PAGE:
After you make your schedule and discuss it with your spouse, be sure to honor it. This is where so many couples will have trouble. Yes, last minute things will come up. You will receive that “emergency” call from your boss that you just have to take when you are supposed to be wearing your parenting hat so that your spouse can dial in to that scheduled zoom conference call. Work together with your spouse and discuss in advance of these types of situations how to handle when work emergencies arise.
Nothing breeds resentment in relationships like feeling as if your time is less valuable and your work is less important. In times like these, a degree of flexibility, patience and understanding should be expected on both ends for this to work while we all navigate these unprecedented challenges.
2. Designate your own space
If you are like me, your work office is your sanctuary. It is where you spend the majority of your time, your home away from home. You are free of the distractions of your spouse pacing around the living room yelling loudly on speaker phone, your children asking for their 10th snack of the day, or the whining dog desperate to go to the dog park that is now closed.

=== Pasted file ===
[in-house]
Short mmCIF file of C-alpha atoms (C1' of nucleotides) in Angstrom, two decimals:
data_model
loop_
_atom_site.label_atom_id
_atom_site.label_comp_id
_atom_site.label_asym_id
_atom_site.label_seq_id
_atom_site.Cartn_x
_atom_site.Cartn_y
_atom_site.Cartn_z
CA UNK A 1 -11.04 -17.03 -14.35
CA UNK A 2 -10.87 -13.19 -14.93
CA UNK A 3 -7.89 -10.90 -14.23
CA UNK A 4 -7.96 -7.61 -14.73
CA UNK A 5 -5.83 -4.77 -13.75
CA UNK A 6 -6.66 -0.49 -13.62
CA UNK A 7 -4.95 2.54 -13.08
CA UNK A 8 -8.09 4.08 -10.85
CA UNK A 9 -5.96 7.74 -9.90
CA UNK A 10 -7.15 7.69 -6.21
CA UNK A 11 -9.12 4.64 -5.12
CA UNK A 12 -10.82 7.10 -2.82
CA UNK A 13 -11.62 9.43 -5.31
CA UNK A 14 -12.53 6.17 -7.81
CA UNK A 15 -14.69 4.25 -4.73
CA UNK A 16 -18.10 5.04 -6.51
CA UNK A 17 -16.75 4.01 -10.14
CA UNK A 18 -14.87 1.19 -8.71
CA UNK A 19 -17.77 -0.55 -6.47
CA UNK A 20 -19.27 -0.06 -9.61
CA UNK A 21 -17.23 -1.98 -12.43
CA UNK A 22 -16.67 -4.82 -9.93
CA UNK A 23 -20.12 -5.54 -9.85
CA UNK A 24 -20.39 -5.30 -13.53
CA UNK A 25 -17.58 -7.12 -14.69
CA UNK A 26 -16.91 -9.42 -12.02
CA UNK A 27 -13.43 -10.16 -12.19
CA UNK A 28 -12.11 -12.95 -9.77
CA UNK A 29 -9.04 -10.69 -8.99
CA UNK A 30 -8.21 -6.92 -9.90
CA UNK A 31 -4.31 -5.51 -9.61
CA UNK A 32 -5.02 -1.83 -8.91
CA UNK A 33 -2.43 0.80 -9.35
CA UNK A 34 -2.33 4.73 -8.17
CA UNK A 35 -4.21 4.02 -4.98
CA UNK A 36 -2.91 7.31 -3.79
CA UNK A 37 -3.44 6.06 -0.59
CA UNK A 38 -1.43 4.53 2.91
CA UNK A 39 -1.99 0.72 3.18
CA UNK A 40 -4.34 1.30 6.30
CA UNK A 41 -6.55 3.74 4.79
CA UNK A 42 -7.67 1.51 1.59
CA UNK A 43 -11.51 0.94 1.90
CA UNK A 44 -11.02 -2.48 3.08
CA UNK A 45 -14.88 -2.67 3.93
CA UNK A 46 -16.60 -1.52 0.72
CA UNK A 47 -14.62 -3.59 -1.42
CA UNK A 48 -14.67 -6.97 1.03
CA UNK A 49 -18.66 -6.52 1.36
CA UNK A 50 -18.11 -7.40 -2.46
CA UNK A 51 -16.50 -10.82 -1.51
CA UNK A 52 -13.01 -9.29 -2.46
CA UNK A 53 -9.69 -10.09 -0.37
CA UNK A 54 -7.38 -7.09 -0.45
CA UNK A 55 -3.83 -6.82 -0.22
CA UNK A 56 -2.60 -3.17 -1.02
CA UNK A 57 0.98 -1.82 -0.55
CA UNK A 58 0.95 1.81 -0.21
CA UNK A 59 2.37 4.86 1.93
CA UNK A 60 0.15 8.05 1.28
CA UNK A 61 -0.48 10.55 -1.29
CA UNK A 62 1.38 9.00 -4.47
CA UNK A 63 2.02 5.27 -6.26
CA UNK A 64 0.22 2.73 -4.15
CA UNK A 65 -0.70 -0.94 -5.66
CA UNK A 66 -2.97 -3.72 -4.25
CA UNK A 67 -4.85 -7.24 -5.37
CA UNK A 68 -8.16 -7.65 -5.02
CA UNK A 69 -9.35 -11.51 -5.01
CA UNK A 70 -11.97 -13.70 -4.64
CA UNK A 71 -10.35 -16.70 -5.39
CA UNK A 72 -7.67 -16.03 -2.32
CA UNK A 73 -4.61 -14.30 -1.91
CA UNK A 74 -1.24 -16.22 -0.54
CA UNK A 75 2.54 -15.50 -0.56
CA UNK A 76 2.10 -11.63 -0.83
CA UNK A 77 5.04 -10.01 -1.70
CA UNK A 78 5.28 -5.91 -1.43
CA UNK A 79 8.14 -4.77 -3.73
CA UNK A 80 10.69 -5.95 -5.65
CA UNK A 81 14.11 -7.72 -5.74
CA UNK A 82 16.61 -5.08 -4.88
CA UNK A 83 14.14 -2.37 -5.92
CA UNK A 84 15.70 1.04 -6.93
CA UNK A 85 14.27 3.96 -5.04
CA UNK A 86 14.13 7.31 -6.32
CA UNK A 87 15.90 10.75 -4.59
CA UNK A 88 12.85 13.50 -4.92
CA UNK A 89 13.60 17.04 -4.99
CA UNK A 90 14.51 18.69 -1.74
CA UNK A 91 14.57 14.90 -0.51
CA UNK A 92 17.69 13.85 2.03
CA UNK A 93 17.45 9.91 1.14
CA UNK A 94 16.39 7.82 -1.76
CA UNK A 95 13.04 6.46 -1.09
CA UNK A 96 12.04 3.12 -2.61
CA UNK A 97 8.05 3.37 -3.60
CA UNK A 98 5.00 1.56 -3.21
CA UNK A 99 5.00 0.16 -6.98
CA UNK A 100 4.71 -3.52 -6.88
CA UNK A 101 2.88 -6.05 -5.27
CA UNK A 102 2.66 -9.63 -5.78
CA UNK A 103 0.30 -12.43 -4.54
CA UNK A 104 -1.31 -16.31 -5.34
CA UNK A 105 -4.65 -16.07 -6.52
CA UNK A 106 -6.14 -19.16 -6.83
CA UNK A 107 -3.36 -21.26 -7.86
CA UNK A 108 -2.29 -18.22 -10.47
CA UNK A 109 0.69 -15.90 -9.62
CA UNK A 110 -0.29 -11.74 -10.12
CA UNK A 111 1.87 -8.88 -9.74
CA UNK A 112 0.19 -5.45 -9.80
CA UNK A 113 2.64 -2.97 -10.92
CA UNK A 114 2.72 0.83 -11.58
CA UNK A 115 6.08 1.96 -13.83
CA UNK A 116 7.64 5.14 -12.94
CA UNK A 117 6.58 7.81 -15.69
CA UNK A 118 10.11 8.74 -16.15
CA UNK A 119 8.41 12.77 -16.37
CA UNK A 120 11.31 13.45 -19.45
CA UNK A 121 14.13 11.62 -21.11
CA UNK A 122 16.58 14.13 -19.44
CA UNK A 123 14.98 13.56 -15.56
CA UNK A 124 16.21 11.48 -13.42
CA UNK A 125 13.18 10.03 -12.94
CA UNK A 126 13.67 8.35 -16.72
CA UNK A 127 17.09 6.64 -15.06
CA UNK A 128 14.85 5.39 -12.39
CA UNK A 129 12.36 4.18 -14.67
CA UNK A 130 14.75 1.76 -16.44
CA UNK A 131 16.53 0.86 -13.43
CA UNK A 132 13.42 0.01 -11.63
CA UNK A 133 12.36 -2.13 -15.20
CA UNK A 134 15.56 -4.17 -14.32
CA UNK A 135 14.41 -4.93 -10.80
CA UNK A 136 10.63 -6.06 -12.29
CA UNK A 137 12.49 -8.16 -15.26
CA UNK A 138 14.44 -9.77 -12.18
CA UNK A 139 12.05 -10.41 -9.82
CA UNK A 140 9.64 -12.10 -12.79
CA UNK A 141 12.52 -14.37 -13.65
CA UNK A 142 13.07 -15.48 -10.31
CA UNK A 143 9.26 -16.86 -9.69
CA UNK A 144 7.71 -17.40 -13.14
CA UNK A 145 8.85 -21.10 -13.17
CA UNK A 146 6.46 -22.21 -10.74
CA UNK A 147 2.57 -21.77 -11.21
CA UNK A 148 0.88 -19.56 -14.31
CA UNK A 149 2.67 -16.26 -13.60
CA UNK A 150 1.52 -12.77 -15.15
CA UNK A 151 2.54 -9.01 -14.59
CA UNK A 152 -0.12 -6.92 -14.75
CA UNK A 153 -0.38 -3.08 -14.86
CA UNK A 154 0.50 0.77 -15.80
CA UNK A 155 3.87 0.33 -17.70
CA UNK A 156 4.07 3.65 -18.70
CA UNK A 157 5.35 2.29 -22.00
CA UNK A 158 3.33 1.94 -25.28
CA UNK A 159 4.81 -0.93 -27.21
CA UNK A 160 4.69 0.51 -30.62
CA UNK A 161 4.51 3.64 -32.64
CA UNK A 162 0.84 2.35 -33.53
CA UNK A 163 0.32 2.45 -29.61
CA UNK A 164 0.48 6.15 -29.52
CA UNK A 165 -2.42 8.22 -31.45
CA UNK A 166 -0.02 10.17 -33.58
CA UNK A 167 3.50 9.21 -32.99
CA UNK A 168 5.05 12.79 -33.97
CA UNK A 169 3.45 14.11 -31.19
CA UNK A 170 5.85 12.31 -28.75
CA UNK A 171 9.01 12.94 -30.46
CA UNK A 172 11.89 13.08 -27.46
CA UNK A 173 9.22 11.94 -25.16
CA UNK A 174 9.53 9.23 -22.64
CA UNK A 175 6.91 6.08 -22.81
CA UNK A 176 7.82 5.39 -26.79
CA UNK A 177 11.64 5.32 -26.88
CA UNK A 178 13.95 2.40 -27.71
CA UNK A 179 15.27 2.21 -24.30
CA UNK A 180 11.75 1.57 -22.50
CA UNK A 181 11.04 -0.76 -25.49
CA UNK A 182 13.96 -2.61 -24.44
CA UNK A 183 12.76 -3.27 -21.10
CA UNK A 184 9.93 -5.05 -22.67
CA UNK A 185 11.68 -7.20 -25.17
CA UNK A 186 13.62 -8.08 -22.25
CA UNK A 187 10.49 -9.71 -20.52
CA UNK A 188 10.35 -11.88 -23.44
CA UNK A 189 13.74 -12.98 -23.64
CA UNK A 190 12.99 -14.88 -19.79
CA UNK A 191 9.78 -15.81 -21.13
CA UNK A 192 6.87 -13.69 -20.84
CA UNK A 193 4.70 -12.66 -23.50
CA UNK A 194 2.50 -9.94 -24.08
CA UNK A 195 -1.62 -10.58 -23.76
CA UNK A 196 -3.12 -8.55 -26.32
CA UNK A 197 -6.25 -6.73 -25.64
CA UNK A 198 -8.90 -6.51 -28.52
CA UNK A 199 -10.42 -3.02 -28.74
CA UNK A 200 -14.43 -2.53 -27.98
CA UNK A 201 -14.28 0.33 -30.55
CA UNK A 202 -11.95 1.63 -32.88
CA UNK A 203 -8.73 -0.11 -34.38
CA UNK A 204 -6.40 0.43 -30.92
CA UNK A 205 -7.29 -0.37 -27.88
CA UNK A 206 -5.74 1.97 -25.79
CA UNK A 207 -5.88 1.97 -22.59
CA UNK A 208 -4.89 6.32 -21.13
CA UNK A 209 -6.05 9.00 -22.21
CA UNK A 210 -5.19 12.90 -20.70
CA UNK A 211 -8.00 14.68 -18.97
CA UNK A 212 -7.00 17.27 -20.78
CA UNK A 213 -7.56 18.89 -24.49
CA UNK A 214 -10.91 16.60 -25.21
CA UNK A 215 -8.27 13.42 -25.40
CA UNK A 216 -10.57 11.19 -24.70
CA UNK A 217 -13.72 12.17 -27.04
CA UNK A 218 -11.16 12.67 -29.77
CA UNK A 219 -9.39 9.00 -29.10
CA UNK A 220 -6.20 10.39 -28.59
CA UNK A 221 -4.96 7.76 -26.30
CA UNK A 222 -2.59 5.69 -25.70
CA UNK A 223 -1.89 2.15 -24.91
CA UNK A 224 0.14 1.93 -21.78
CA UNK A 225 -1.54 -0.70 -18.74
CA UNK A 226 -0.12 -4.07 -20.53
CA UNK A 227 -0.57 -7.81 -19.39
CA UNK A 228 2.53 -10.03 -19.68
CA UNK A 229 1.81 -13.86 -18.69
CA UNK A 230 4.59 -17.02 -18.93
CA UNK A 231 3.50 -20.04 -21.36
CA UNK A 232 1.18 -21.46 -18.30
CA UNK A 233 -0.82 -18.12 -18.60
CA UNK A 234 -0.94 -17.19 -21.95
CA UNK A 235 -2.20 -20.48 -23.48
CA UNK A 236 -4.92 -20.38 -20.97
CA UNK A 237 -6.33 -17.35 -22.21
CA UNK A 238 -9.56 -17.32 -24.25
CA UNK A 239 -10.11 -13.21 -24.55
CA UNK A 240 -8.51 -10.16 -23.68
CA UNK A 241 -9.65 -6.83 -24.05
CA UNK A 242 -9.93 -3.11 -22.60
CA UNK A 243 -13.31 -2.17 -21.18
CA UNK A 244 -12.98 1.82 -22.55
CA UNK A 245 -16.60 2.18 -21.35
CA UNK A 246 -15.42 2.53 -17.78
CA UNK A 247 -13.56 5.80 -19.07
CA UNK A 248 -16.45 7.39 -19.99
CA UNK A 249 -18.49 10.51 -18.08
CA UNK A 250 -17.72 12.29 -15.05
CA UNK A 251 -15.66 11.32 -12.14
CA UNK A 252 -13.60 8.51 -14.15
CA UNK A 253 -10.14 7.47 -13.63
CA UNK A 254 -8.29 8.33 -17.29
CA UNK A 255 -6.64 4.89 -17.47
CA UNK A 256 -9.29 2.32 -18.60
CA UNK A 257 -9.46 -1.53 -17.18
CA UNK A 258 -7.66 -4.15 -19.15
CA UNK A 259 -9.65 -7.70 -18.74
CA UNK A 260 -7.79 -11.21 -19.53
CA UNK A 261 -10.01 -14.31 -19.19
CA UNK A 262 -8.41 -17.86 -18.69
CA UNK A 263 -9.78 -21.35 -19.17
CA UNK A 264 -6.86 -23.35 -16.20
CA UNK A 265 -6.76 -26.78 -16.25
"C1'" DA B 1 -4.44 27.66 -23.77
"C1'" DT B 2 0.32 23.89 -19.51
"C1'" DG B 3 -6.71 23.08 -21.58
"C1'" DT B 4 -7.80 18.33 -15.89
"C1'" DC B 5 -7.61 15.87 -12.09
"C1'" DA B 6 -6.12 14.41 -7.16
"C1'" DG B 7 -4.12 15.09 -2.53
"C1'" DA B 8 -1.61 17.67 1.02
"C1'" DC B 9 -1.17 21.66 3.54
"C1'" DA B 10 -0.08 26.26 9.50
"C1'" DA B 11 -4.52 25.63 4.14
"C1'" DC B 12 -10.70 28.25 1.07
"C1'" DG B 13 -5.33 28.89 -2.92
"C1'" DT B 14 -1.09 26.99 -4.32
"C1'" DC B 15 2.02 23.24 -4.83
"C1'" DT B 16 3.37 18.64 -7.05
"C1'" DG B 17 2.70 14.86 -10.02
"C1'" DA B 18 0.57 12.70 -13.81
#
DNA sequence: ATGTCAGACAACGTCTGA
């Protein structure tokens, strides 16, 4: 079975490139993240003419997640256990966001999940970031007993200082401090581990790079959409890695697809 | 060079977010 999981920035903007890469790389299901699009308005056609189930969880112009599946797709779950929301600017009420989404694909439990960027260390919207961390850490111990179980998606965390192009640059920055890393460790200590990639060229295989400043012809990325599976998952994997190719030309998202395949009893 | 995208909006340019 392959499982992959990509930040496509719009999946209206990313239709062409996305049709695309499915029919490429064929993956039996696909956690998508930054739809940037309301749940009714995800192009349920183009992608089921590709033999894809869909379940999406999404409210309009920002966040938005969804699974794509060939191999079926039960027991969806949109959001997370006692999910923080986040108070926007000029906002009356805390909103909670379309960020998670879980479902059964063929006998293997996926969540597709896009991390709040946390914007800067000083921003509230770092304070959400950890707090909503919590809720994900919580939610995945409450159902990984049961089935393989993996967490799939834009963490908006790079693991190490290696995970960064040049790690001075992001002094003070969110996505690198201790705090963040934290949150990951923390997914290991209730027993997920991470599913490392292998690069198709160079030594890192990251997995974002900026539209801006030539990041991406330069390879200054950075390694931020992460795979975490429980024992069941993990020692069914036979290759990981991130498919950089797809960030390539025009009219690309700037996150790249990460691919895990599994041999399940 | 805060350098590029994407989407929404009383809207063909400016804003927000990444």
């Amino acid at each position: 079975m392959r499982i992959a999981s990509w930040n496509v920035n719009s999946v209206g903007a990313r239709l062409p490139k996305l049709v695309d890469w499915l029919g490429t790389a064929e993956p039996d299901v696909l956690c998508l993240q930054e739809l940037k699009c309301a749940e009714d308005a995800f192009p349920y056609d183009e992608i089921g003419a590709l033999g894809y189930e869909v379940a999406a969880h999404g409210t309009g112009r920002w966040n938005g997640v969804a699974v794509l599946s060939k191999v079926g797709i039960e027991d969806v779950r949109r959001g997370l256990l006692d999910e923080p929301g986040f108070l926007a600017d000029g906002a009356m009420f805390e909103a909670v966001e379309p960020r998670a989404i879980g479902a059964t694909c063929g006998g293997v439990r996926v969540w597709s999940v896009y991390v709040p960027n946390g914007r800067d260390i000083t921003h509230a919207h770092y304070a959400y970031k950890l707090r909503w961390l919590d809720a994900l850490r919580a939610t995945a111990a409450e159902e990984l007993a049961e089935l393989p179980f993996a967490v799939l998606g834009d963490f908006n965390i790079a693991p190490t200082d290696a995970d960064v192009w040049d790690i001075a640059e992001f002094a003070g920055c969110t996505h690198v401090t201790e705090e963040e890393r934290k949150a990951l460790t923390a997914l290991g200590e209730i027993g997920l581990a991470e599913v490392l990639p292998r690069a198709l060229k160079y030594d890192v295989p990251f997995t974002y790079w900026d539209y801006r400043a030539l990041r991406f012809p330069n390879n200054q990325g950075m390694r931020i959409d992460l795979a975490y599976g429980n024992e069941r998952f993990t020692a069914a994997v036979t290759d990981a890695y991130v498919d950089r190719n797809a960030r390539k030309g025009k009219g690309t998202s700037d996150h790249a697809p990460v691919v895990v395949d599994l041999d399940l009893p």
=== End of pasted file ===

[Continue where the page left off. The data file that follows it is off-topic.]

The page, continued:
Even without an office, it is still possible to find your “sanctuary” at home. If you do not have a home office, as many New Yorkers do not, fear not. Find any space that you can make your own and settle in. It could be as simple as a spot on the couch, your coffee table pushed up against a window, an area on the kitchen island, or maybe if you are lucky, you can commandeer the entire dining room table. Beds also work nicely as “office” space (trust me, I studied for the bar exam from the comforts of my queen size bed, which is now permanently marked with highlighter).